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Chlamyphorus truncatus

Chlamyphorus truncatus, Photo: Michael Lahanas

Cladus: Eukaryota
Supergroup: Opisthokonta
Regnum: Animalia
Subregnum: Eumetazoa
Cladus: Bilateria
Cladus: Nephrozoa
Cladus: Deuterostomia
Phylum: Chordata
Subphylum: Vertebrata
Infraphylum: Gnathostomata
Superclassis: Tetrapoda
Classis: Mammalia
Subclassis: Theria
Infraclassis: Placentalia
Ordo: Cingulata
Familia: Dasypodidae
Subfamilia: Euphractinae
Genus: Chlamyphorus
Species: Chlamyphorus truncatus


Chlamyphorus truncatus Harlan, 1825

Type locality: "Mendoza... interior of Chili, on the east of the Cordilleras, in lat. 33°25' and long. 69°47', in the province of Cuyo" (Río Tunuyán, 33°25'S, 69°45'W, Mendoza, Argentina (Cabrera, 1958))


* Chlamyphorus truncatus on Mammal Species of the World.
* Mammal Species of the World: A Taxonomic and Geographic Reference, 2 Volume Set edited by Don E. Wilson, DeeAnn M. Reeder
* Ann. Lyc. Nat. Hist. 1: 235.

Vernacular names
日本語: ヒメアルマジロ
Polski: Pancernik karłowaty
Português: Tatu-pichi-cego, Tatu-pichi-menor

The Pink Fairy Armadillo (Chlamyphorus truncatus) or Pichiciego is the smallest species of armadillo (mammals of the family Dasypodidae, mostly known for having a bony armor shell). It is found in central Argentina where it inhabits dry grasslands and sandy plains with thorn bushes and cacti.

Pink Fairy Armadillo (Chlamyphorus truncatus)

The Pink Fairy Armadillo is approximately 90–115 mm (3.5-4.5 inches) long excluding the tail, and is pale rose or pink in color. It has the ability to bury itself completely in a matter of seconds if frightened.

It is a nocturnal animal. It burrows small holes near ant colonies in dry dirt, and feeds mainly on ants and ant larvae near its burrow. Occasionally it feeds on worms, snails, insects and larvae, or various plant and root material.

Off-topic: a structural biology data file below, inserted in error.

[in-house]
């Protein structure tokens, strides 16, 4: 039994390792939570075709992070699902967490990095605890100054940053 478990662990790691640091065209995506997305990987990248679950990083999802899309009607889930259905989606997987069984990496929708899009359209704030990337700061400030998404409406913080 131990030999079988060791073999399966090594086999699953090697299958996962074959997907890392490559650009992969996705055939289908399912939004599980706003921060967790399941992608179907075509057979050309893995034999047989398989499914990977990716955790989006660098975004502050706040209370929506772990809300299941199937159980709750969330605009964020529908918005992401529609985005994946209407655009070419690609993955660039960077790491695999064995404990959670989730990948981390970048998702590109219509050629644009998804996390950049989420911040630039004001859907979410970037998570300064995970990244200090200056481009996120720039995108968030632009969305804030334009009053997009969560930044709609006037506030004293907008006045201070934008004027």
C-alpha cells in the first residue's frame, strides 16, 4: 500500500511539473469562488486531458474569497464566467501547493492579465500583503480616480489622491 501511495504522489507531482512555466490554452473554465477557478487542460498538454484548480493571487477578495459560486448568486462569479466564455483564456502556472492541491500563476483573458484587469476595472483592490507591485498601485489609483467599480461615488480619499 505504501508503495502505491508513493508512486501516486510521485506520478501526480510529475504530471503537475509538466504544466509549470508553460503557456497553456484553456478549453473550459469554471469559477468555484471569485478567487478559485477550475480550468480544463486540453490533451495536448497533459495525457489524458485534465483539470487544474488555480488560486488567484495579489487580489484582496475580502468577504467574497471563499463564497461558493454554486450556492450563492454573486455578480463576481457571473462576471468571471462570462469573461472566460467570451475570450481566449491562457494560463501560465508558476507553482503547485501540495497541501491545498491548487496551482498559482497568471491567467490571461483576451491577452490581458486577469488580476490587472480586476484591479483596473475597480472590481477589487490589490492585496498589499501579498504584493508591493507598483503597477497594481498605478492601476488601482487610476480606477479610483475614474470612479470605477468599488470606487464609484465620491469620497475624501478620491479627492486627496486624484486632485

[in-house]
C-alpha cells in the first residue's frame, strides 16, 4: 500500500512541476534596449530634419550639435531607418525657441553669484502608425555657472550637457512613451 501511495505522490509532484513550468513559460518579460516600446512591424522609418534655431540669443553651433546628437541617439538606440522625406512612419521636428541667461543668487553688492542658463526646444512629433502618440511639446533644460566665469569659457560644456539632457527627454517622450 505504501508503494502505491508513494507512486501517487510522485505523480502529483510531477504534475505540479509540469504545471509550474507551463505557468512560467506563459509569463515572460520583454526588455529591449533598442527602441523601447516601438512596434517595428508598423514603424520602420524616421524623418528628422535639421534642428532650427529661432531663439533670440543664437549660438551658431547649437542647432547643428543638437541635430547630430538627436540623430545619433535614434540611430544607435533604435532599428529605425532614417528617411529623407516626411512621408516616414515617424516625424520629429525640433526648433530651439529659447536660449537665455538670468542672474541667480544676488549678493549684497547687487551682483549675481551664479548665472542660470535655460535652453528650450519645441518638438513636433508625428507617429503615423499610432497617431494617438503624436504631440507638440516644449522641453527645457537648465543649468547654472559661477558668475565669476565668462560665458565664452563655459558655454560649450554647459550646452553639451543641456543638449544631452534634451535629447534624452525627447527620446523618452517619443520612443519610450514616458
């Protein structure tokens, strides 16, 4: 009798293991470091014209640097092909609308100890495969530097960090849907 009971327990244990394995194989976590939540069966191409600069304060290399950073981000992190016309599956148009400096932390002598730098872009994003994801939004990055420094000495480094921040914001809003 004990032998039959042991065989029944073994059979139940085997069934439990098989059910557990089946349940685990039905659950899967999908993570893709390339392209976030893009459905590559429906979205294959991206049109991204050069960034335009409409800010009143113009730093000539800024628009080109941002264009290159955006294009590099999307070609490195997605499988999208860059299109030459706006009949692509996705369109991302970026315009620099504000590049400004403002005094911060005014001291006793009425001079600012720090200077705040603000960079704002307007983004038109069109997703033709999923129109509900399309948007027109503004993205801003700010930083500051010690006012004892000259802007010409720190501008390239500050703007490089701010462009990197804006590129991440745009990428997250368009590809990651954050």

The Pink Fairy Armadillo spends much of its time under the ground as it is a "sand swimmer" similar to the Golden Mole or the Marsupial Mole. They use large front claws to agitate the sand, allowing them to almost swim through the ground like it is water. It is torpedo-shaped and has a shielded head to prevent abrasion from the sand.

Pink Fairy Armadillo

In 1996 the species was classed as endangered by the IUCN, [2] then downgraded to "near threatened" in 2006, and in 2008 changed to "data deficient", [2] despite concern over habitat destruction, particularly due to cattle farming.[2]

This armadillo is found in several protected areas, including the Lihué Calel National Park.[2] Both national and provincial legislation is in place specifically protecting the species.[2]


1. ^ Gardner, Alfred (16 November 2005). Wilson, Don E., and Reeder, DeeAnn M., eds. ed. Mammal Species of the World (3rd ed.). Baltimore: Johns Hopkins University Press, 2 vols. (2142 pp.). pp. 96. ISBN 978-0-8018-8221-0. OCLC 62265494.
2. ^ a b c d e f Superina, M., Abba, A., Vizcaino, S., Porini, G., Meritt, D. & Memberse of the IUCN SSC Edentate Specialist Group (2008). Chlamyphorus truncatus. In: IUCN 2008. IUCN Red List of Threatened Species. Downloaded on 30 December 2008.

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Source: Wikipedia, Wikispecies: All text is available under the terms of the GNU Free Documentation License